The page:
The lecture long dominated the classroom. The concept behind it was simple. Teachers have information and students don’t. So the teachers give information to the students, who have the choice to absorb the information or not.
These days we understand that there are often better approaches than to just throw information at students. We know that students usually learn best when a class revisits key ideas, skills, and content multiple times in multiple different ways.
The one common glaring exception to this trend away from here-is-the-information-do-what-you-want pedagogy and towards deeper, more recursive practice in our classes? The feedback we give.
Feedback in the classroom still tends to be delivered in one brief moment where it is looked at once (if it is actually looked at). Rarely is it spoken of again or connected to feedback from previous weeks.
The main reason for this is likely a logistical one; giving feedback to student writing is already such a massive, draining, and all-consuming task that finding ways to revisit it or link various pieces of feedback together often just simply feels like too much.
This feeling is understandable, but unfortunately our brains are designed to forget nearly everything we only see once, meaning that if feedback only plays the role of a short cameo, never to be mentioned again, its impact will likely always remain relatively small.
So what should we do? Generally speaking, we cannot add more work to our plates as teachers. Most of us have too much to do already. Instead, we need to work smarter and not harder by requiring the students to do what they should be doing anyhow: tracking their own growth.
In my classes, I have students do this by giving them this assignment at the start of each semester:
This “Reflection Paper,” as I call it, puts on the students’ radar that they are required to track their own learning–including the feedback they receive–as the semester progresses.
Then, to make sure that each student is doing this, I require and give them time to do the following in their writer’s notebook throughout the semester:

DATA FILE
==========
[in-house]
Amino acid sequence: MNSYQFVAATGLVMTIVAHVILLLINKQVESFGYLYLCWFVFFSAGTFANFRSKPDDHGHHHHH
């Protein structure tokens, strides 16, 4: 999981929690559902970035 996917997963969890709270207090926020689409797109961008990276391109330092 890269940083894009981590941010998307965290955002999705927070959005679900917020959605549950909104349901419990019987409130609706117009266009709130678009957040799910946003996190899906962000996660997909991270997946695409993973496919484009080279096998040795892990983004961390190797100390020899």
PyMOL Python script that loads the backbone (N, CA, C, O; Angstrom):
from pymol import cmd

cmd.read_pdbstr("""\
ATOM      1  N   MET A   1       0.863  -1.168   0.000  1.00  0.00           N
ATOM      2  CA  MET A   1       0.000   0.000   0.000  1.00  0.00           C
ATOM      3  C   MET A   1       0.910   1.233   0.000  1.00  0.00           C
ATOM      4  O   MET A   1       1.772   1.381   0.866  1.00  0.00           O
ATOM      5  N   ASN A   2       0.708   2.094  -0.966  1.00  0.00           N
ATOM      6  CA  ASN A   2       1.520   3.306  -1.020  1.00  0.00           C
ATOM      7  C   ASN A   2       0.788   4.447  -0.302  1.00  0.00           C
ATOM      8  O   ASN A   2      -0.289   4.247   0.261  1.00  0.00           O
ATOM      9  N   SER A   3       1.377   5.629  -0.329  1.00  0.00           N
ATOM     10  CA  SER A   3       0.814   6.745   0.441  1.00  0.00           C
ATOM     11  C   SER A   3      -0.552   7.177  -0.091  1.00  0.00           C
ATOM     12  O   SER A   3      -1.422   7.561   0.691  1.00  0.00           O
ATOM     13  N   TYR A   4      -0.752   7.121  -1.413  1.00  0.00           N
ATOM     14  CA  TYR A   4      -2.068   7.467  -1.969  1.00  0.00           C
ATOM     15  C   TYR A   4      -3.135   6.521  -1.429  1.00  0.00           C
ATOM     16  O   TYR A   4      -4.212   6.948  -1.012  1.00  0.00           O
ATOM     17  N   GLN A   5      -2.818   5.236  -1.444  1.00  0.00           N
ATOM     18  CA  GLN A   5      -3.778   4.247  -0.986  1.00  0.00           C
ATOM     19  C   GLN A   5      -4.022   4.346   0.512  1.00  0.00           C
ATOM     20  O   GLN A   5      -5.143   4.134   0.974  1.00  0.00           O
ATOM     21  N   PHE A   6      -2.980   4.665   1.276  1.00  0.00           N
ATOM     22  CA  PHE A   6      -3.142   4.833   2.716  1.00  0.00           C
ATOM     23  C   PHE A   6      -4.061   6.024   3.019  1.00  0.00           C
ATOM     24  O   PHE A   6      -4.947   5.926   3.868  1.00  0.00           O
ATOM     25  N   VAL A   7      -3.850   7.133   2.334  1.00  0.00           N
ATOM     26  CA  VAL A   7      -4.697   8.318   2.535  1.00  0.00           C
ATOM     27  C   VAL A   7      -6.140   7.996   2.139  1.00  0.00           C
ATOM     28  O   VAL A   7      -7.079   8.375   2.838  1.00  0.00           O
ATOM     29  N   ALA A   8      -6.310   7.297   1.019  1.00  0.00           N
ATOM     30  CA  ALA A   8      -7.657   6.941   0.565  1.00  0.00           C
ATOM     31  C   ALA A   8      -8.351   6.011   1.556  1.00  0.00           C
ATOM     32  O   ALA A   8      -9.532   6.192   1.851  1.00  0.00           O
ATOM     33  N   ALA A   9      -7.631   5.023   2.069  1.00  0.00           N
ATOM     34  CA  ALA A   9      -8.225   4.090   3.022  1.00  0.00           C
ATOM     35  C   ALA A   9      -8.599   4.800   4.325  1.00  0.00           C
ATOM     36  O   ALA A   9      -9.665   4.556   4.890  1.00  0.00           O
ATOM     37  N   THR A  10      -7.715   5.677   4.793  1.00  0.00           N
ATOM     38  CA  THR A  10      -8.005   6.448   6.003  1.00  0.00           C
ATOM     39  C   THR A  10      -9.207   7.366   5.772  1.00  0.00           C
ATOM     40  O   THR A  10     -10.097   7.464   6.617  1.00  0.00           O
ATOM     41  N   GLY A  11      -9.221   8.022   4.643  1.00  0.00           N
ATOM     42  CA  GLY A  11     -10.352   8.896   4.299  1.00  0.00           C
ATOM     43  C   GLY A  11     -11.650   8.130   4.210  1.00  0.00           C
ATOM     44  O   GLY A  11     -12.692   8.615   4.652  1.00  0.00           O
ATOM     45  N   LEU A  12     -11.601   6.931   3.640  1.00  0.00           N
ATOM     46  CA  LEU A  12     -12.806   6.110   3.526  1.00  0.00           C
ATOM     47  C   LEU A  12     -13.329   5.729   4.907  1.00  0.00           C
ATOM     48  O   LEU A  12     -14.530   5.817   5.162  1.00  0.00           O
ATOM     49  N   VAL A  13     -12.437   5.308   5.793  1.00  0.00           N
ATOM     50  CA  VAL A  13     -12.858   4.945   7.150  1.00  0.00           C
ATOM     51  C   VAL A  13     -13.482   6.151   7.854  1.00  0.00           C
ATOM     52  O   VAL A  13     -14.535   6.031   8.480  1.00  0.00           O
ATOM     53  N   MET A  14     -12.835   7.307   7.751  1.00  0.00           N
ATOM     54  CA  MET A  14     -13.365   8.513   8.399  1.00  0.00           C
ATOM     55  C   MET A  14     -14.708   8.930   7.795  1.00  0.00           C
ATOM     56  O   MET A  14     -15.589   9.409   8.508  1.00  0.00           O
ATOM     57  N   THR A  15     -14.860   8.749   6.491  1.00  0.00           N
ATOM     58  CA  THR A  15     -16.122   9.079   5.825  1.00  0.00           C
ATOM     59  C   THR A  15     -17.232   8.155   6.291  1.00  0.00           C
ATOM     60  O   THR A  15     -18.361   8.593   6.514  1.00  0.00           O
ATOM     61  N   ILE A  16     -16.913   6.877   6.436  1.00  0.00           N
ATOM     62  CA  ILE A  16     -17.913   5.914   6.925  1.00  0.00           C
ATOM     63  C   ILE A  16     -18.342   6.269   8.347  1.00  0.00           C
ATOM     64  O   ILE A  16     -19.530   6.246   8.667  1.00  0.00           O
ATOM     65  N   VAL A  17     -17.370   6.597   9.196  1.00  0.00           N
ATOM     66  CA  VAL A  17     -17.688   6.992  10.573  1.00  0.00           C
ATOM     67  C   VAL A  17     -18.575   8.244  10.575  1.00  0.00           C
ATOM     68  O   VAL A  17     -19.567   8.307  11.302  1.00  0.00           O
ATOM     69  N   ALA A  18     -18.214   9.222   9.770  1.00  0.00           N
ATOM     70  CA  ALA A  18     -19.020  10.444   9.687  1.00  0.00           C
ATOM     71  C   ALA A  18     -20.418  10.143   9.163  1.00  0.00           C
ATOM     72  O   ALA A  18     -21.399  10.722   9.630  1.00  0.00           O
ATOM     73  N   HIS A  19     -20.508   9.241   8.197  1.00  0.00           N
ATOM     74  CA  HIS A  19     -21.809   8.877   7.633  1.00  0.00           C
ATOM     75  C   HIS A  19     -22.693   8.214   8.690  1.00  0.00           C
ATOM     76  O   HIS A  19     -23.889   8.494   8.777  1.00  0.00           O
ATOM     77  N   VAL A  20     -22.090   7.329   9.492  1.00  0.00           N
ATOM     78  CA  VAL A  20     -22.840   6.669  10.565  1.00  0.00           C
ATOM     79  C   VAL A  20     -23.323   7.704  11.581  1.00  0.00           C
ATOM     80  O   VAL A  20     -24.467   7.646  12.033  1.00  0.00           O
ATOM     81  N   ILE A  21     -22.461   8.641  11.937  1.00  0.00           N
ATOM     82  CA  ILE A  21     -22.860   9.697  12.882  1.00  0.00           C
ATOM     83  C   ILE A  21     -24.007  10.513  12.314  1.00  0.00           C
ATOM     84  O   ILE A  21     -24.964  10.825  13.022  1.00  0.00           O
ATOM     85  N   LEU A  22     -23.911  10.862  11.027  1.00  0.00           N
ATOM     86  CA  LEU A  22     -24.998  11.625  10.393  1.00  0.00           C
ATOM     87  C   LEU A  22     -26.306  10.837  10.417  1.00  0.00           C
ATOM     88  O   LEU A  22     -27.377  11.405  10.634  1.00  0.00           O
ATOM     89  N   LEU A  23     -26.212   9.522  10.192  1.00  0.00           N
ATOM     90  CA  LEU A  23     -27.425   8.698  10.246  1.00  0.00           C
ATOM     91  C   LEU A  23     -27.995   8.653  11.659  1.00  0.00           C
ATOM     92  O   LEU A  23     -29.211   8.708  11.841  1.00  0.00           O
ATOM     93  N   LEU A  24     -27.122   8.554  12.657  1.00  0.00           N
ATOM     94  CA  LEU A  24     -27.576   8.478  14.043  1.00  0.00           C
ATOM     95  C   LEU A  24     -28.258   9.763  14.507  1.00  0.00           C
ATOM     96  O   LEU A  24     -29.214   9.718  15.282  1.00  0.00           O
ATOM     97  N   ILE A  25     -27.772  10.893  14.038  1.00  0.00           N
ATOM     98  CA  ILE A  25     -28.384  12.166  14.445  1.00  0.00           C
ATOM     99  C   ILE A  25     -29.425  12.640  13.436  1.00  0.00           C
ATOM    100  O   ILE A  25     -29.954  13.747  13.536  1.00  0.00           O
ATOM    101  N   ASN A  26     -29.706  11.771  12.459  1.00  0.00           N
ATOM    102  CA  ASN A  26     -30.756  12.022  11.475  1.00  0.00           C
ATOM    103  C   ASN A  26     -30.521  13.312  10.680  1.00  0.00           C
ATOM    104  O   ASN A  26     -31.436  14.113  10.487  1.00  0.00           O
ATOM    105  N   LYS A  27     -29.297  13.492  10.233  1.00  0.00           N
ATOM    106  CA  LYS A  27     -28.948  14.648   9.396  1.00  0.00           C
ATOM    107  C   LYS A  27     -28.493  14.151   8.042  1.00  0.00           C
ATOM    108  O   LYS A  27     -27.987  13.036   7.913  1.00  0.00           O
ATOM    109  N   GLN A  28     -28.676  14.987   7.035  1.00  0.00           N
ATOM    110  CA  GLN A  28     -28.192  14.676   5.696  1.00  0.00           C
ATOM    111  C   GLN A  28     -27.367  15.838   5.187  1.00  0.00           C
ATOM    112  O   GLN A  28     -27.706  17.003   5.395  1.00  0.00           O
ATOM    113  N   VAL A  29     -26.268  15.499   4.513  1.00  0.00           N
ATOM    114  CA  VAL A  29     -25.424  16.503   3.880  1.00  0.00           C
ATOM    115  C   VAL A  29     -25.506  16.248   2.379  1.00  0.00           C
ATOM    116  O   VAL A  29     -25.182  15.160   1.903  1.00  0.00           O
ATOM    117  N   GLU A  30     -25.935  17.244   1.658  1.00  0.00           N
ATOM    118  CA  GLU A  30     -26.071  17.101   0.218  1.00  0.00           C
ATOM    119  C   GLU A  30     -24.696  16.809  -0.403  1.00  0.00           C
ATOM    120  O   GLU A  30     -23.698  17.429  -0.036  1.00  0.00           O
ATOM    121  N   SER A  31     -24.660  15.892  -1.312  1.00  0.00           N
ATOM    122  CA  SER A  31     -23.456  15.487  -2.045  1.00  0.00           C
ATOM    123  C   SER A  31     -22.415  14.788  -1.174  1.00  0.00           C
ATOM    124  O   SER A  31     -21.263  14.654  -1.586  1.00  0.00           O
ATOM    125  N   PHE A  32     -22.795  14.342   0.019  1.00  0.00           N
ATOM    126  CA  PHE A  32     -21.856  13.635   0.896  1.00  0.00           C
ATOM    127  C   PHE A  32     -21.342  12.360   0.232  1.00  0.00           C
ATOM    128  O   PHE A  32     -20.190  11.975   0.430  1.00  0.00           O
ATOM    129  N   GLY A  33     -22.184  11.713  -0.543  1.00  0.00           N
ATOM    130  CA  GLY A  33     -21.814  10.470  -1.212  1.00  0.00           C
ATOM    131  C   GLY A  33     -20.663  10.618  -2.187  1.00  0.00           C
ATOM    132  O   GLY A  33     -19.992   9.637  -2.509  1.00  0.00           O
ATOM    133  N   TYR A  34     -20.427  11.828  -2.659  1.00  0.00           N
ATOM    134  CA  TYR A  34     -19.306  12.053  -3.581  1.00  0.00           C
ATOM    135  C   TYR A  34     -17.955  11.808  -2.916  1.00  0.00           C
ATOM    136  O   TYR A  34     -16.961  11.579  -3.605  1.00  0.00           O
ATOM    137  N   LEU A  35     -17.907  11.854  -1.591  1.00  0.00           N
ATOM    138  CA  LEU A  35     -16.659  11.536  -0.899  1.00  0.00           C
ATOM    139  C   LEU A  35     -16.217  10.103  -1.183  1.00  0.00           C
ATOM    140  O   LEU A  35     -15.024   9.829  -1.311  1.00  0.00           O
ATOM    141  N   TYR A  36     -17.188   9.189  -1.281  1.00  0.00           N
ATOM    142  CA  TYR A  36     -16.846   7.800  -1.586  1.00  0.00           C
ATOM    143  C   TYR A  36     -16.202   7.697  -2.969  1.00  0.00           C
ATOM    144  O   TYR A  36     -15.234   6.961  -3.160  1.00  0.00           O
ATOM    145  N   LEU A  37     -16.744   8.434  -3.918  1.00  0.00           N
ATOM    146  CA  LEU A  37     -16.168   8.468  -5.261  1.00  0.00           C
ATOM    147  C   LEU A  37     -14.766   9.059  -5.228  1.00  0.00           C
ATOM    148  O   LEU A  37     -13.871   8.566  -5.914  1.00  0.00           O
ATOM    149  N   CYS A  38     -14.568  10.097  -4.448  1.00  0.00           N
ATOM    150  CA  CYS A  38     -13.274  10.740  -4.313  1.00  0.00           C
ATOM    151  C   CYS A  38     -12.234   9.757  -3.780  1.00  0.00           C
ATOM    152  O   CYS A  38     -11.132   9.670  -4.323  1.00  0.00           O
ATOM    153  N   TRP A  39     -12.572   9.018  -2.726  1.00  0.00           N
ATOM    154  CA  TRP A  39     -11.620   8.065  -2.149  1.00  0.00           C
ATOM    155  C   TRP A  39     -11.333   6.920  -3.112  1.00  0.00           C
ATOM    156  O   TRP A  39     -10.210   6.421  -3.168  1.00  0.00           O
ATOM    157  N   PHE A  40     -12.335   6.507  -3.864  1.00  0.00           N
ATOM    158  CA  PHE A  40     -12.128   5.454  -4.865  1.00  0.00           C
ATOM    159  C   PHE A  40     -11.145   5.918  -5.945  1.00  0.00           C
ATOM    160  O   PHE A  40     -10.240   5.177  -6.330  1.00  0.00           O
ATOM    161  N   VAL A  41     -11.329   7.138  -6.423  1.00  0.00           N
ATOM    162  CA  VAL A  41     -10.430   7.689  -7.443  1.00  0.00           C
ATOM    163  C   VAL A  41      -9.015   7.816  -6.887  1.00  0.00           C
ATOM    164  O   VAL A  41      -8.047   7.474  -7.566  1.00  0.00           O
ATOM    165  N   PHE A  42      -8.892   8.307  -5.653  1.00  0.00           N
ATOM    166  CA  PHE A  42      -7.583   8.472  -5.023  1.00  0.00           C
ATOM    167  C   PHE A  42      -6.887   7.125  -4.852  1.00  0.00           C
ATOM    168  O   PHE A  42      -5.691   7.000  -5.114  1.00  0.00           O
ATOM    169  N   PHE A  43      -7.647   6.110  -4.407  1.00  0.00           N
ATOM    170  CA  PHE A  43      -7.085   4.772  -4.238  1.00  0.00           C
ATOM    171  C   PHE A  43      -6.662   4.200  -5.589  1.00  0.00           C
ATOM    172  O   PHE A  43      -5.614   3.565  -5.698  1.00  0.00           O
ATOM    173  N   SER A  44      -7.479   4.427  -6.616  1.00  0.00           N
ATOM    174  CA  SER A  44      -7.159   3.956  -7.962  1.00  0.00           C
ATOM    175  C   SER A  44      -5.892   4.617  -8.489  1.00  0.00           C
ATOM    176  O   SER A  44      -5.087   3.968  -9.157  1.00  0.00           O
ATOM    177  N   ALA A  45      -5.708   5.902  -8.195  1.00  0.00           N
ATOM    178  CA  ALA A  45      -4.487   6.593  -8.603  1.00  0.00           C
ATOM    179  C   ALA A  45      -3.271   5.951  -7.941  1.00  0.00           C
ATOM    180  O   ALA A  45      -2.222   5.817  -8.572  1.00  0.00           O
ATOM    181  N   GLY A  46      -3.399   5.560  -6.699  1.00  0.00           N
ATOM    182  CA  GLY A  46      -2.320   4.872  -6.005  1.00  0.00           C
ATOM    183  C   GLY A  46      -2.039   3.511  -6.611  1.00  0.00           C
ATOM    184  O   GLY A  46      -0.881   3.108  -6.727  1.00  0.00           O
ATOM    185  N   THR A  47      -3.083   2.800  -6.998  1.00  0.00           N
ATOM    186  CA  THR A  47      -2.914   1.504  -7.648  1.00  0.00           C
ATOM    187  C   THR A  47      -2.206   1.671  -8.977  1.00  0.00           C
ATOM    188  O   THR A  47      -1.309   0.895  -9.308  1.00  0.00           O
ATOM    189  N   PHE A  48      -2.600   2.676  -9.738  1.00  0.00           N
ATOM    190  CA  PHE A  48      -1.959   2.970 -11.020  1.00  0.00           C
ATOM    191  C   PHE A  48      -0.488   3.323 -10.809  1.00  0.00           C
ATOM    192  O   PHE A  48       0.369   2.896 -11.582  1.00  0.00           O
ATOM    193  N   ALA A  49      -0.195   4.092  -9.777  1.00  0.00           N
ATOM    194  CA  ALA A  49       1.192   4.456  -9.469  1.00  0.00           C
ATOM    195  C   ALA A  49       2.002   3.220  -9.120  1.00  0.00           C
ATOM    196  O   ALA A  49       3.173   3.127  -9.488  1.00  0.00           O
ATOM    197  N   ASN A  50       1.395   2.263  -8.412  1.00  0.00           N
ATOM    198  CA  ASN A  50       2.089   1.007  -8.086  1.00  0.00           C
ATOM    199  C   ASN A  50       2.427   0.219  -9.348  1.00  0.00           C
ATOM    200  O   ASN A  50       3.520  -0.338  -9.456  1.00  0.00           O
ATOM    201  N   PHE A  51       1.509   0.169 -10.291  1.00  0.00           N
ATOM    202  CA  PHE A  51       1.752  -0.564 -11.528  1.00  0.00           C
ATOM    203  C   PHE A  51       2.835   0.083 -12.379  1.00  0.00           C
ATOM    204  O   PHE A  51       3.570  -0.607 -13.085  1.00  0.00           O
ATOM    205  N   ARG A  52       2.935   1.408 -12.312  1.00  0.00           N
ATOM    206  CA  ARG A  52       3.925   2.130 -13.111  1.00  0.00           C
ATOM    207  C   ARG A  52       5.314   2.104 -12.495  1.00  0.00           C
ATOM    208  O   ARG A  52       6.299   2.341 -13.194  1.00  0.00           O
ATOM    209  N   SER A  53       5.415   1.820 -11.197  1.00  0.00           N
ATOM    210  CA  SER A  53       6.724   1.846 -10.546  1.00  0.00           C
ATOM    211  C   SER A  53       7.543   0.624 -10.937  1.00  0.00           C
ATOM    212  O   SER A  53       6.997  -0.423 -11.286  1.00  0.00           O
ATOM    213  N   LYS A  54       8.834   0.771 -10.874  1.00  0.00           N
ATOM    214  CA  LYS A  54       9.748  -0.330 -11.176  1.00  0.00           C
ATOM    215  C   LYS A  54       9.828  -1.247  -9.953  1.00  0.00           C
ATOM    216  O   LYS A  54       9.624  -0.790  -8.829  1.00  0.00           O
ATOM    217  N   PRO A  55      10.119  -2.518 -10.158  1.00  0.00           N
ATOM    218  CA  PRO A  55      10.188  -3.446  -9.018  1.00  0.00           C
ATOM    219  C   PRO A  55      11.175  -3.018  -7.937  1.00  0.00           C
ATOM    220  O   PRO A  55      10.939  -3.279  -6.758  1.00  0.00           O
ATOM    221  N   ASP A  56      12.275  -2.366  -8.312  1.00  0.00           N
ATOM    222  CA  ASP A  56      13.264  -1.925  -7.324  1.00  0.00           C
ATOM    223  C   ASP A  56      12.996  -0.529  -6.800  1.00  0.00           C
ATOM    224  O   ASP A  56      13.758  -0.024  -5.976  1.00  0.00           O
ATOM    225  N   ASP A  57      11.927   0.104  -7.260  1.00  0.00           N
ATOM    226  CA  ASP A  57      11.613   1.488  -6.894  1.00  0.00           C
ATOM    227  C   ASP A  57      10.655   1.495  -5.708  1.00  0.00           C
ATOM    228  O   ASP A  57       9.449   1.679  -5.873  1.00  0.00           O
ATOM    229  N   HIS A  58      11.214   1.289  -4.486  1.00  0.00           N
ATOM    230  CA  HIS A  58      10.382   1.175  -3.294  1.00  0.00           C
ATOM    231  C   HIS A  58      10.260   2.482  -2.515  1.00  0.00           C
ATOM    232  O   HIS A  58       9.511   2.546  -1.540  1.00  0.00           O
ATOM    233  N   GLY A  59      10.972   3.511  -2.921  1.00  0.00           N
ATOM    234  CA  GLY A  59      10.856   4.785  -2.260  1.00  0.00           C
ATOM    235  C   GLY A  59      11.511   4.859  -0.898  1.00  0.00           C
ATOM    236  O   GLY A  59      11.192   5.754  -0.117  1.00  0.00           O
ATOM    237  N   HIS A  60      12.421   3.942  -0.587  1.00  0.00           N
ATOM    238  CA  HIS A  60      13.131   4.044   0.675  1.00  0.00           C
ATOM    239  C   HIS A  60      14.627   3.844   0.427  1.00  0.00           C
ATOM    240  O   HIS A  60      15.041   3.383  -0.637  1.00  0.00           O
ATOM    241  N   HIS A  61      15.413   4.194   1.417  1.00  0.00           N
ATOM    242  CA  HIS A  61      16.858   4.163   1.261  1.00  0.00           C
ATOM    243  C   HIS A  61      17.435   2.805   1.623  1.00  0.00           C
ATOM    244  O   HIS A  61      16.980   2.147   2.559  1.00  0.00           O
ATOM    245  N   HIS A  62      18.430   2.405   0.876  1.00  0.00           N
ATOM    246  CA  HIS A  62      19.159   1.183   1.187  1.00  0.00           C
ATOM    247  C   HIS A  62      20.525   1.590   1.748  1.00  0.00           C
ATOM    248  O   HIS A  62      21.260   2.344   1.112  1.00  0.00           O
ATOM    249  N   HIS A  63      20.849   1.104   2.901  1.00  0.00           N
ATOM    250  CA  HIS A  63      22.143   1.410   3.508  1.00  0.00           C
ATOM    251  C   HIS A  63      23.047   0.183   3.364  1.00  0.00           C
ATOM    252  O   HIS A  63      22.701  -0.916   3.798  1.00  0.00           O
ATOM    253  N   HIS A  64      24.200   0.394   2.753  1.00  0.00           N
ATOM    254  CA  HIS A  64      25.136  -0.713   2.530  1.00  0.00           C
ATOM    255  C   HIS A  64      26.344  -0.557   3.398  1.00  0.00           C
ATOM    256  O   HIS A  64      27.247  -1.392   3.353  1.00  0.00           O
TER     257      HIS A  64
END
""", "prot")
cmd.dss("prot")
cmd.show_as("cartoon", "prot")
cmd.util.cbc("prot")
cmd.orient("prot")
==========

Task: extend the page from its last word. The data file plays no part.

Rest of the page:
- Have a page where they write down their writing goals for each unit.
- Have a page where they write down the 1-3 learning goals I assign them when I respond to each paper.
- Write regular reflections concerning how their writing is evolving over the course of the semester.
Additionally, I also schedule my writing conferences with them after I give them feedback so we can discuss it and require them to address the feedback I give them on formative drafts before I will accept it as a final draft. This means that when I open up a final draft and see a revision history that looks like this…
…I hand it back to the student and politely tell him/her/them that I will count it as a final draft only when they have finalized it by spending serious time using my feedback to revise.
I’ve also begun to experiment with further embedding discussion of the feedback I give students into class time. I now conference with Google Classroom in front of me, which allows me to quickly pull up and discuss previous feedback, and have students set goals for each new unit on the day they receive their feedback from the last one in an effort to link the two.
All of this is meant to elevate feedback to its rightful position. Giving personal feedback is likely the most important and time-consuming part of our job, so it is past time to truly welcome it into our classes and treat it as a valuable reusable resource instead of a series of disposable asides!
Yours in teaching,
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